The next morning found a few of us feeling slightly the worse for wear, after one too many reunion shandies, catching up with friends not seen since the summer. Although the breakfast offerings in the Fox Tor Café looked delicious, I was still feeling too delicate to appreciate them. After paracetamol and a pint of orange juice I started to rally, hoping the rain would hold off for our first day on the moor. As we passed the camping field I glanced at Phil’s tent (looking lower and more bivvi-esque this morning, as though a great weight had fallen on it) confirming that my churning stomach wasn’t the only casualty of last night.
I was going to write up this trip in the traditional way, but that’s already been done very proficiently by my walking companions. I’m going to link to their blogs at the end of this post for specific details of tors bagged and rocks reconnoitred. Dean has also made a video that captures the essence of the place much better than mere words can. I’m going to attempt to write about how Dartmoor makes me feel, particularly in relation to the Lakes, another favourite place.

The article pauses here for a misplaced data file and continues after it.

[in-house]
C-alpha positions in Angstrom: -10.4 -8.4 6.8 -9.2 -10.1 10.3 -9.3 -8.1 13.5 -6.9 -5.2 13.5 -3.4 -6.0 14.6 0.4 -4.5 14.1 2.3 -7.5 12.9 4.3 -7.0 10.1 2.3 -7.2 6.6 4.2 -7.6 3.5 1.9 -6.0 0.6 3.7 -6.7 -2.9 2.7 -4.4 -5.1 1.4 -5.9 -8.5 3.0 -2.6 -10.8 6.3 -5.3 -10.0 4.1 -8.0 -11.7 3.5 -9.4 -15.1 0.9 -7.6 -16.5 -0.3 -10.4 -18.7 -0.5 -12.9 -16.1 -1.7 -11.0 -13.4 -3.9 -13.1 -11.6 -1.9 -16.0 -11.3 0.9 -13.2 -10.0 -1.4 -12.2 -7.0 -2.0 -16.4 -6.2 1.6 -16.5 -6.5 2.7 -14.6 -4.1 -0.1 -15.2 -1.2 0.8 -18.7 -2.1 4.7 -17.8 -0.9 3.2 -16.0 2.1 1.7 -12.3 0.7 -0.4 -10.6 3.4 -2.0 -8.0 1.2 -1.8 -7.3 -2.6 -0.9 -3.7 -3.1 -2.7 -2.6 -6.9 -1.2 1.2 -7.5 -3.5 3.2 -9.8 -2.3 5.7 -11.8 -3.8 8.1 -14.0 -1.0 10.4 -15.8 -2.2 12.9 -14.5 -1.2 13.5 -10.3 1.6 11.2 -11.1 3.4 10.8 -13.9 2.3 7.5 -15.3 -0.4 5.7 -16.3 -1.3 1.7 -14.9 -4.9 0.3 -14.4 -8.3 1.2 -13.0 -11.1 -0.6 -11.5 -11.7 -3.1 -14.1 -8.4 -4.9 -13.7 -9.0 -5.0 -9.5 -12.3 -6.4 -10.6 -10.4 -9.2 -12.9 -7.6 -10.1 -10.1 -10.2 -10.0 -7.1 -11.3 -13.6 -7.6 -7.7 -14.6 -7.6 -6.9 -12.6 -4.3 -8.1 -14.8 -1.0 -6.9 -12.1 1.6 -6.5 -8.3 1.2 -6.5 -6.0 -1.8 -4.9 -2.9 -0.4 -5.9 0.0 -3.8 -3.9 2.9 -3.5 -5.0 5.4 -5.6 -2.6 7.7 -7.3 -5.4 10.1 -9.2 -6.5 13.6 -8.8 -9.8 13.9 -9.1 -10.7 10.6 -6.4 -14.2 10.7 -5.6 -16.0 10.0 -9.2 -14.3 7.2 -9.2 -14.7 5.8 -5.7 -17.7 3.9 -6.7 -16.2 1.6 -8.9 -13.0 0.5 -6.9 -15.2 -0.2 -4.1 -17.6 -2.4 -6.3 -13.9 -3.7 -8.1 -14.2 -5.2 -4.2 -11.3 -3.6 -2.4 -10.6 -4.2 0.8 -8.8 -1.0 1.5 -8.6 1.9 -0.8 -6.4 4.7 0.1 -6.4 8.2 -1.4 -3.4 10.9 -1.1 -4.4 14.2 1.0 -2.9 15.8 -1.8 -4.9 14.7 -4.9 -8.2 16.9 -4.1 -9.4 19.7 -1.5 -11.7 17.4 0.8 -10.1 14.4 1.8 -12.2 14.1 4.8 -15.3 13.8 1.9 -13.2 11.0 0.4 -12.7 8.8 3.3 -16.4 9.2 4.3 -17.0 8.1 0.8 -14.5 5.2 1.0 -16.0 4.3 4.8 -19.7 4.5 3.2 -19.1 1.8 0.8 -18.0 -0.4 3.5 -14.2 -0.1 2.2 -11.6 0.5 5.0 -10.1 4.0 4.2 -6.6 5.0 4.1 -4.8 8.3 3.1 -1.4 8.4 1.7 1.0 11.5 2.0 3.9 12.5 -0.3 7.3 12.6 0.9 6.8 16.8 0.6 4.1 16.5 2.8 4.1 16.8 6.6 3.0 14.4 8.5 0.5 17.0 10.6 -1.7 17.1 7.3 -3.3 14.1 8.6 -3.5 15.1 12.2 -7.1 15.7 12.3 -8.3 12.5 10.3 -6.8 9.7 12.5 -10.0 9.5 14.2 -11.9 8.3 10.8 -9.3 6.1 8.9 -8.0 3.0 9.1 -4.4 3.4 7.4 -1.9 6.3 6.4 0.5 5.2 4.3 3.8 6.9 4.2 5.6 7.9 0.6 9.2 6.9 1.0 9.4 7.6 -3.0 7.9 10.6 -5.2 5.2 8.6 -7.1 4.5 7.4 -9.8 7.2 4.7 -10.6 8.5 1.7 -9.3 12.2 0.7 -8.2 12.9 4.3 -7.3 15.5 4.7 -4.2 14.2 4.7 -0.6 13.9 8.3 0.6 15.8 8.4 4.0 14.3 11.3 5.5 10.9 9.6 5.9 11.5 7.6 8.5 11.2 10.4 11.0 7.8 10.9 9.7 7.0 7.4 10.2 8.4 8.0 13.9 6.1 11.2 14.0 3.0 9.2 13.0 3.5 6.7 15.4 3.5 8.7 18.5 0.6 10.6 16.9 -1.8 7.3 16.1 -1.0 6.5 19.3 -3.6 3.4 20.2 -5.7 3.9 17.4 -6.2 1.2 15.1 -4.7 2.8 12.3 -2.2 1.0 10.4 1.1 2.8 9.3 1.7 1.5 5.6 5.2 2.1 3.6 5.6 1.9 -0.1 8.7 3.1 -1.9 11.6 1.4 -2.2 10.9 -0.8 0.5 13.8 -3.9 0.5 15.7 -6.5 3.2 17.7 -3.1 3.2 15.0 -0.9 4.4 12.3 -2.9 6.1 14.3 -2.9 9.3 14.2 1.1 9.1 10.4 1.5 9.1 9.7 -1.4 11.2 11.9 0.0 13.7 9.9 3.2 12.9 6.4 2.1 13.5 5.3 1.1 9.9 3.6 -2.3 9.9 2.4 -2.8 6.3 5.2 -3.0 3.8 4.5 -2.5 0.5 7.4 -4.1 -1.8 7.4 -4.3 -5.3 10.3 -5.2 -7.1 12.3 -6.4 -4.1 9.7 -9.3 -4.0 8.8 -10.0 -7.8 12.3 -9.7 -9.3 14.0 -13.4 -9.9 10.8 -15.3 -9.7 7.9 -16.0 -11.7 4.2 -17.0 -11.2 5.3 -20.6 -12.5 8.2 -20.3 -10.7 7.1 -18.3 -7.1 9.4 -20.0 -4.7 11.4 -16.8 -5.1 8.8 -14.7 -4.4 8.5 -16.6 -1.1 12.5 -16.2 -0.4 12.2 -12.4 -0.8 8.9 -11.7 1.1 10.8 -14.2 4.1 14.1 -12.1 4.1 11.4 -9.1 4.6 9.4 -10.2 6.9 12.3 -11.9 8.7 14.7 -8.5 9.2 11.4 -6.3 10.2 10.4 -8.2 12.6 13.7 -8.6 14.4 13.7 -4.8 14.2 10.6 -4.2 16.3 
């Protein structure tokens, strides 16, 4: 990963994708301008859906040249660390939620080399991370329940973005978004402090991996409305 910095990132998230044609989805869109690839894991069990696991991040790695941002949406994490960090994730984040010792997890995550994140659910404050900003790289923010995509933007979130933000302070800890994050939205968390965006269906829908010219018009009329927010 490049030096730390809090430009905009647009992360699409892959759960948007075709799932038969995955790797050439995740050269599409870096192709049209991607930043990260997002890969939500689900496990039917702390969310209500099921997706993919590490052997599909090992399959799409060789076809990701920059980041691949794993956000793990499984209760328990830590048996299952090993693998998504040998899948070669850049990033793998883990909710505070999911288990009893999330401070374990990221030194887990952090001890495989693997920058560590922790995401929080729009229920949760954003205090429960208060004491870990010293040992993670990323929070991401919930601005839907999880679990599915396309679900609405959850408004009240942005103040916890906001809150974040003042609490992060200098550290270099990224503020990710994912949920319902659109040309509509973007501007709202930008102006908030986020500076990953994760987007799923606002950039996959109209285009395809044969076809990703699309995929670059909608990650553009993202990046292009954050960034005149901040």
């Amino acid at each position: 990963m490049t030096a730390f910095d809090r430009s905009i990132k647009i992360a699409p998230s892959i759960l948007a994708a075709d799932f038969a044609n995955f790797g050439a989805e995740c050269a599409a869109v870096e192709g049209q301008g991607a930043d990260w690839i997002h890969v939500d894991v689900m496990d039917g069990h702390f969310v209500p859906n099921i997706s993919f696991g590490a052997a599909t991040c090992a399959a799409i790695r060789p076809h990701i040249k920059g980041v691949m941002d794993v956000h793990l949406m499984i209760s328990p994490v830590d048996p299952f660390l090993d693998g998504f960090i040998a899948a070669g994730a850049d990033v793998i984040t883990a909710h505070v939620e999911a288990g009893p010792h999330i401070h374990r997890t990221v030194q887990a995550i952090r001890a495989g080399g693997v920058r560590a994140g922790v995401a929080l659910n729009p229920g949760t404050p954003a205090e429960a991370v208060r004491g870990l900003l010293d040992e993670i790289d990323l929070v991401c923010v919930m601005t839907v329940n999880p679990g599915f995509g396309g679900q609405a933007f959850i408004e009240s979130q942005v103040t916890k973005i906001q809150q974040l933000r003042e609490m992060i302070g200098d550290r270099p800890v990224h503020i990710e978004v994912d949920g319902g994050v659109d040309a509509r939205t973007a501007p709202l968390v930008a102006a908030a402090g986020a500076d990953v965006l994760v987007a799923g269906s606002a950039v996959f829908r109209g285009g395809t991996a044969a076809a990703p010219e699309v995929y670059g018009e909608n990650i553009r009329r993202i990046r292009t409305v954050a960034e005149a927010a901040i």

The moor is an altogether friendlier landscape than the Lakes. As you gaze at the vista of humps, bumps, rocks and hills you know that wandering up them won’t hurt your legs or scare you witless in the same way as some of the loftier Lakeland peaks. Dartmoor feels more accessible too. In Lakeland there are impenetrable areas hard to reach by any mode of transport. You know you need to walk 10 miles, and then camp, and then walk another 10 miles tomorrow. On Dartmoor, you can walk as far you want, knowing you can jump in a friend’s car and be back in the pub that evening for a pie and a pint. Not that that’s stopped me from wanting to camp there, a wander on the moor 2 years ago to photograph ponies decided that.